Leslie Moonves, the ousted CEO of CBS Corp. who has been accused of sexual misconduct by several women, is no longer serving on the boards of trustees of the American Film Institute and the Paley Center for Media. For now, Moonves retains his seat on the board of gaming company ZeniMax Media.
The appointments on the AFI and Paley Center boards were essentially honorary, but Moonves’ exit from those organizations after years of involvement is a reflection of his fall from grace in the entertainment industry. The Paley Center, previously known as the Museum of Television & Radio, was established by CBS founder William S. Paley. (A rep for Moonves declined to comment.)
According to a rep for AFI, Moonves offered his resignation from the board of trustees in October. The nonprofit org’s charter is to preserve the heritage of motion pictures, recognizing filmmakers and TV creators and their work through programs including the AFI Life Achievement Award and the AFI Fest.
Moonves also in October resigned from the Play Center for Media’s board of trustees, a Paley Center rep confirmed. In the Paley Center’s Dec. 3 announcement of new board appointees, Moonves was omitted from the list of current trustees, and he’s no longer listed on the institution’s page of current trustees. Founded in 1975, the organization hosts events for media and entertainment professionals and maintains a permanent media collection with more than 160,000 TV and radio programs and ads.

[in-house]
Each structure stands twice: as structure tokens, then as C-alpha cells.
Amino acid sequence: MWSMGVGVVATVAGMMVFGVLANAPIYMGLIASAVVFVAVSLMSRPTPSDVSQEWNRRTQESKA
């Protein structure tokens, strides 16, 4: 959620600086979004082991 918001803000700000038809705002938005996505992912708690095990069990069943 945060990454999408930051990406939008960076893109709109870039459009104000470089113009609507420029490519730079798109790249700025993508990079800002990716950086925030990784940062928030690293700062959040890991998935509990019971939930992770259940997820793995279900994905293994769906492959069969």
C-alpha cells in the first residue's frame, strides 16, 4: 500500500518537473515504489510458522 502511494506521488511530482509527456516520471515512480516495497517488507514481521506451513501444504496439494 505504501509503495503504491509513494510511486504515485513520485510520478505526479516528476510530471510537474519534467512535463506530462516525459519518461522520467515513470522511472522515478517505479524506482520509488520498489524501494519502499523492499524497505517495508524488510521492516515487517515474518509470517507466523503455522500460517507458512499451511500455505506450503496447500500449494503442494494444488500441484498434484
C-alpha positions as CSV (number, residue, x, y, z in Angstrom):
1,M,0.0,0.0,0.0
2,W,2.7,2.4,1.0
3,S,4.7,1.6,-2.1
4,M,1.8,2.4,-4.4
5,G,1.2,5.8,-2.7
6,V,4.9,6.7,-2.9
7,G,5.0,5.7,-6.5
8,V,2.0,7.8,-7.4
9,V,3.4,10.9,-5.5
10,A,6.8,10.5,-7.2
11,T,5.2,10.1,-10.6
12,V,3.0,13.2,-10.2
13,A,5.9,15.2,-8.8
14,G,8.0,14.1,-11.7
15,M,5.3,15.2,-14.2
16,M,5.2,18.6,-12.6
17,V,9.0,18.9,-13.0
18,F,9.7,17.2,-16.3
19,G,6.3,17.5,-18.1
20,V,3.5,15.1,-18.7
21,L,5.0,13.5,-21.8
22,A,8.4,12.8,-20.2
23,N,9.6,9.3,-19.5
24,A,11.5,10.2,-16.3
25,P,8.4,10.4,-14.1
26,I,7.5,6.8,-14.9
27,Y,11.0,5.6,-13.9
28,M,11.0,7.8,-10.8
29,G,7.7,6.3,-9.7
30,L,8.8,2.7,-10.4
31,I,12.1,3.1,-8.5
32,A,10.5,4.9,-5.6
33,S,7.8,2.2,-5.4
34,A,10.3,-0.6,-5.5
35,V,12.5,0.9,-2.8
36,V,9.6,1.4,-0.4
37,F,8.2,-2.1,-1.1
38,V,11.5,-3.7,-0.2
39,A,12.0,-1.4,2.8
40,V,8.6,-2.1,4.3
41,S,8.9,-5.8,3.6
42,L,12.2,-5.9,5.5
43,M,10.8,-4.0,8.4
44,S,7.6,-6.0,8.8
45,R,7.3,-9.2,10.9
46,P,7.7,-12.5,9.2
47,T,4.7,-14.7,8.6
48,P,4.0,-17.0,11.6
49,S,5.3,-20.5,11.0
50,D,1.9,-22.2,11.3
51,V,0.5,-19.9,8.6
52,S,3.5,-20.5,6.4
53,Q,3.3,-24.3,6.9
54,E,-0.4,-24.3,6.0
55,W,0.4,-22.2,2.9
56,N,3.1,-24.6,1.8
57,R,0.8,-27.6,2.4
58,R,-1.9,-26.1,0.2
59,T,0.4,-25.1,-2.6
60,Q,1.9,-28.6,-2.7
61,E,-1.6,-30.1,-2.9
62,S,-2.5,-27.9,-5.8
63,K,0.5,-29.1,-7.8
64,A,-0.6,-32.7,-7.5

Moonves has served on the board of ZeniMax since 1999 when the company, whose divisions include Bethesda Software and Id Software, was founded. Other board members include Jerry Bruckheimer; ZeniMax CEO/chairman Robert A. Altman; Cal Ripken Jr.; and Robert S. Trump, brother of President Donald Trump. A ZeniMax spokesman declined to comment on Moonves’ current status.
Moonves is widely expected to be denied a $120 million severance package from CBS after revelations of his past conduct have come to light over the past four months.
Last week, the New York Times detailed a draft report prepped for the CBS board alleging that Moonves misled investigators working on behalf of CBS Corp. who found evidence that he “engaged in multiple acts of serious nonconsensual sexual misconduct in and outside of the workplace, both before and after he came to CBS in 1995.” That probe was launched following New Yorker reports in late July and early September in which a dozen women alleged Moonves harassed or assaulted them. The CBS board fired him on Sept. 9. Since then, even more women have come forward accusing Moonves of sexual harassment or assault.
Following the initial report about Moonves’ history of sexual misconduct, the USC School of Cinematic Arts suspended Moonves from its board of councilors. In addition, USC’s Annenberg School for Communication and Journalism in August suspended the use of “The Julie Chen/Leslie Moonves and CBS Media Center” name.
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